With this powerful toolset at your disposal, you can quickly identify potential vulnerabilities in Docker images under test or uncover sensitive files and secrets that were intentionally changed or deleted in lower layers.
Once dive is installed, to run it you just type
dive <IMAGE NAME OR ID>. Once run it will fetch the image (if needed), analyze and cache it before loading it into its UI. Here is what it looks like when loading the identity image for crAPI:
As you can see on the left pane, it lists out all the layers of the image. You can use the up and down arrow keys to move between layers, which will reflect and update changes in the Layer Details as well as the content on the right pane.
The right pane showcases all the content within that layer. You can move between the left and right panes by using the TAB key.
While in the content pane, you can use several shortcut hotkeys to manipulate what you see:
- CTRL+U will toggle showing “Unmodified files”.
- CTRL+A will toggle “Added files”.
- CTRL+M will toggle “Modified files”.
- CTRL+R will toggle “Removed files”
By default, all files are shown. So here is a useful tip that can help you zoom into suspicious files you might want to investigate…
Look for Removed files first. This is usually a good indication someone is trying to hide something they don’t want you to see. Then check for any Modified files, especially configuration files where they may be changing settings and keys. Then look for Added files to find the files added to run the software.
So when you first tab over to the contents pane hit CTRL+U, then CTRL+A, then CTRL+M to hide all but Removed files. Use the down arrow key to cycle between each layer and see what files may have been deleted in a previous layer.
Then move back to the first layer by hitting the up arrow until you get to the top of the layers, and hit CTRL+M to add back in the Modified files and cycle between layers again, and watch what files are modified at each layer. Then complete this cycle one last time by hitting CTRL+A to show Added files.
You will be surprised how quickly you can determine what files have been added, deleted, or modified to the Docker image using this approach.
Now that we know how to look for stuff, let’s talk about the types of things you should be looking for.
API artifacts to look for
Every web application and API will be different. So it’s impossible to give you a single answer as to what to look for. However, there are some things that are good leading indicators. Here are just a few examples:
- Look for environment variable files like
- Look for config files with API Keys, credentials, DB strings, etc. Examples include files like
- Look for any API and web app source code or byte code. Consider using Daniel Miessler’s SecLists web-extensions wordlist to search for specific web-friendly source code files.
- Look at the final layer’s Command (Found in the Layer Details) to determine what is being run and from what directory. That will usually point to a shell script or a command line that runs an interpreter (Bash/Python/Node/Java/DotNet etc.) that runs the main application within the container image.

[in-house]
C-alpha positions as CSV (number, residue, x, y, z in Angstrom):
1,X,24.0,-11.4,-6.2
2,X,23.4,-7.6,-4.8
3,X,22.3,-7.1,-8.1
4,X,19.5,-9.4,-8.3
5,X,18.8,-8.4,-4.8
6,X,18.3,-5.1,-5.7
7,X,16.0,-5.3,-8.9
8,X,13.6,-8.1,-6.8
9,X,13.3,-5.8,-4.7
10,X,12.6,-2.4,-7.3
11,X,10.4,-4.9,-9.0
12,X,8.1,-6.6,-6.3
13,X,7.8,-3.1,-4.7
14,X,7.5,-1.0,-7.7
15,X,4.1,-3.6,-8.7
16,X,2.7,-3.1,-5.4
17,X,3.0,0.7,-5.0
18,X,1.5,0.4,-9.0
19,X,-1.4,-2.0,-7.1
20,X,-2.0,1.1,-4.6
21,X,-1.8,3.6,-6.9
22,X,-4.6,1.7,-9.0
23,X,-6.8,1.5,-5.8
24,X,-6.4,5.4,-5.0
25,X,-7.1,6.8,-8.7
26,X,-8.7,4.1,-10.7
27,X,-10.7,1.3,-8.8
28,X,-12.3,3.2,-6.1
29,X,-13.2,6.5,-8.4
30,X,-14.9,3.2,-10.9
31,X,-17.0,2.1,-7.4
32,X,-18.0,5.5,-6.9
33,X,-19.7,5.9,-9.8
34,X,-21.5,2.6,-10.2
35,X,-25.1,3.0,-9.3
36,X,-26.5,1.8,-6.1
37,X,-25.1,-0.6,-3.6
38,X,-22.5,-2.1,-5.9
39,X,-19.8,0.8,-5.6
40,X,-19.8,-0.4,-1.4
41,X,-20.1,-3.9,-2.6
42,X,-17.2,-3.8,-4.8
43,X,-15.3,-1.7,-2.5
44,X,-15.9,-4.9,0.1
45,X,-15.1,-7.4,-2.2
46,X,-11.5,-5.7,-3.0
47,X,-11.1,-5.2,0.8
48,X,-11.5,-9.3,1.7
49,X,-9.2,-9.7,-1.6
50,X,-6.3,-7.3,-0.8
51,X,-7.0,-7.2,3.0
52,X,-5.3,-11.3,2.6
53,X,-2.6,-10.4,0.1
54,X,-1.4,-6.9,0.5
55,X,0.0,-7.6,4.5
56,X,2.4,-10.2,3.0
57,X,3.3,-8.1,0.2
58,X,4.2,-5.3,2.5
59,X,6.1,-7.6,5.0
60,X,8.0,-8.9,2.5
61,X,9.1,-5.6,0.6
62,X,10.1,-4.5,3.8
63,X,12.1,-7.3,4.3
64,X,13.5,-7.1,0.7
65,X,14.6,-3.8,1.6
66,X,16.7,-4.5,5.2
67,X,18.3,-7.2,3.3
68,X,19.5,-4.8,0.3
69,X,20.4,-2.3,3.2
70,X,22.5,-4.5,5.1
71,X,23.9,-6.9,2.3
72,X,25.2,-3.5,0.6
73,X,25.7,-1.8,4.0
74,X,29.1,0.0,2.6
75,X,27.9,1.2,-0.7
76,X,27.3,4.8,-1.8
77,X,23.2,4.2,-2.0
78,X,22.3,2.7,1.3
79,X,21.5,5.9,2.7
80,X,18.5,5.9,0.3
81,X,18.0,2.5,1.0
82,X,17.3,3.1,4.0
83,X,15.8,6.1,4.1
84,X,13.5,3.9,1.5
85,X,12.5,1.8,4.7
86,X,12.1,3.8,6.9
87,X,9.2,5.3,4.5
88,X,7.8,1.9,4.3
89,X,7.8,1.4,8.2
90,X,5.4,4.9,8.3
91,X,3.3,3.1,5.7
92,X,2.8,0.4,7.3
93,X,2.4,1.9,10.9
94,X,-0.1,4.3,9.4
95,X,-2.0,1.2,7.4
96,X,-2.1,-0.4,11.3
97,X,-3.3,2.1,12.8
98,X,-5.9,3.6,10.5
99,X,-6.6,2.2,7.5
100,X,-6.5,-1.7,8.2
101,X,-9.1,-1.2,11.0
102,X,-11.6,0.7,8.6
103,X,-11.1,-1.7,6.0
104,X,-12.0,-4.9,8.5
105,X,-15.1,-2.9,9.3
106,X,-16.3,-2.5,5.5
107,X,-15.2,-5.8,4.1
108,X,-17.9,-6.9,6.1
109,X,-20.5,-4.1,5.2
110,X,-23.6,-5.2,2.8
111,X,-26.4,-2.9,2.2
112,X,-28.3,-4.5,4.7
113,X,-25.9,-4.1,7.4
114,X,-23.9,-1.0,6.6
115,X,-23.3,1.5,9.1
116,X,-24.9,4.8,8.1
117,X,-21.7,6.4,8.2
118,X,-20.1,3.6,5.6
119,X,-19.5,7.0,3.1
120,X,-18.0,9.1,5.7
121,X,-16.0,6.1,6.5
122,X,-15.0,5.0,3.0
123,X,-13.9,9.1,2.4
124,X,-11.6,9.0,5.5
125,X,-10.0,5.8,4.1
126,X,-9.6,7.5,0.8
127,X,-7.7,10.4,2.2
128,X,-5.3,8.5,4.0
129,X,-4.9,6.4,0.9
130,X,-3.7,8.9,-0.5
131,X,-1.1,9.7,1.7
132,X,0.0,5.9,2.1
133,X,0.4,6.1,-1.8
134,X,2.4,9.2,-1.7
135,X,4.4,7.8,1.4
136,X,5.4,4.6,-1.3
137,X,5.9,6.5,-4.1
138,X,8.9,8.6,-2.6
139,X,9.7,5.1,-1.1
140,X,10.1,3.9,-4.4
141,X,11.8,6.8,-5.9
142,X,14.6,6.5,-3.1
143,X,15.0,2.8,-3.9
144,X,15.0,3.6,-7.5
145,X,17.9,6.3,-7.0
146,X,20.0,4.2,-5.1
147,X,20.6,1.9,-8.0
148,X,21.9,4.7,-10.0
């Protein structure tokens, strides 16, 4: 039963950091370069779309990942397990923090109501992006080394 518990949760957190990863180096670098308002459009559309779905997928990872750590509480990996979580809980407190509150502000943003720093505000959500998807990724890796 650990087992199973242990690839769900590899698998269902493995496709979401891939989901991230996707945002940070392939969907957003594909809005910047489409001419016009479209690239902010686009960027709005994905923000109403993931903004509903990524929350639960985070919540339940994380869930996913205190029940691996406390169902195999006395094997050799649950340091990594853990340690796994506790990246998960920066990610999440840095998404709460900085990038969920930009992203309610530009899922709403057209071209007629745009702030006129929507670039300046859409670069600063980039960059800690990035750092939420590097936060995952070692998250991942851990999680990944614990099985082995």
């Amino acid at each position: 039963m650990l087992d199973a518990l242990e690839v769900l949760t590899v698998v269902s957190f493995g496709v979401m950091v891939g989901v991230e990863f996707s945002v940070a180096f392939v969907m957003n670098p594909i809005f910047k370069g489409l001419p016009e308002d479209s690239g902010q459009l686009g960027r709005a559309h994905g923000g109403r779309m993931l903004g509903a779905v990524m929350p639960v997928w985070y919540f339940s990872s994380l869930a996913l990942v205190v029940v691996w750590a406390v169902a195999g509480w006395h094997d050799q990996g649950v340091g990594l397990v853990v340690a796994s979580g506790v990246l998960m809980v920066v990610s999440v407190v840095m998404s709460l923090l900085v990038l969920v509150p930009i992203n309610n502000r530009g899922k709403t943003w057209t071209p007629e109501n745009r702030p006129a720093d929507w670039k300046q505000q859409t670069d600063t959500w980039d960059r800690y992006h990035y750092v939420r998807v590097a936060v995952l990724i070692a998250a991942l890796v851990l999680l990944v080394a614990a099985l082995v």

Here is a tip on something I typically do. I took Daniel’s wordlist and added several byte code specific extensions (
.dll, etc.) and search across all layers of an image using the
find command. It looks something like this:
find . -regex '.*\.\(asp\|aspx\|bat\|c\|cfm\|cgi\|class\|com\|dll\|exe\|hta\|htm\|html\|inc\|jar\|jhtml\|js\|jsa\|jsp\|mdb\|php\|php2\|php3\|php4\|php5\|php6\|php7\|phps\|pht\|phtml\|pl\|reg\|sh\|shtml\|sql\|swf\)$’ 2>&1
I find in most of my gray box testing I want to try to identify all the source code and byte code that exists in an image so I can reverse engineer the API as quickly as I can. That command within a shell script can iterate across each layer and search OverlayFS in a matter of seconds.
Accessing Files in Hidden Layers
Thanks to Dive it becomes easy to hone in on exactly which files we want to take a look at. However, Dive doesn’t allow you to actually look at the contents of files. For that, we want to combine the information we find in Dive with some of the jq goodness we were working with earlier to find exactly where these files are on disk within OverlayFS.
First, I want to show you one of my favorite commands I run that helps with this:
docker image inspect <IMAGE ID OR NAME> | jq '..GraphDriver.Data.UpperDir + ":" + ..GraphDriver.Data.LowerDir | split(":") | reverse'
Let me explain what that command does:
- It inspects the target Docker image to get a list of all its layers
- It parses out the UpperDir layer path and appends it to the LowerDir layer paths of the image.
- It splits the LowerDir paths into an array
- It reverses the array so that the oldest layer is on top, MATCHING what you see in Dive.
So now when you see a suspicious file in Dive, you can simply count which layer it is in and then match it to the output from the above command. You will find the file(s) there.
It’s no secret that Docker containers have quickly become the go-to choice for many companies when it comes to deploying their applications and APIs. Unfortunately, this ease of use often comes at the cost of security. It’s easy to forget about code or settings tucked away in hidden layers and as a result, leave them exposed.
As an API hacker, it’s important to know where these suspect settings and files can hide and how to find them.
By using the tools and techniques described in this post you can easily track down any sensitive data that may be embedded within Docker container images. With a little bit of creativity, you can even use the same techniques to search for code and settings in other application layers. So the next time you need to find API secrets or maybe even the source within a Docker image, you will know exactly where to look!
Want to learn more techniques for API hacking? Download my free PDF on The Ultimate Guide to API Hacking Resources.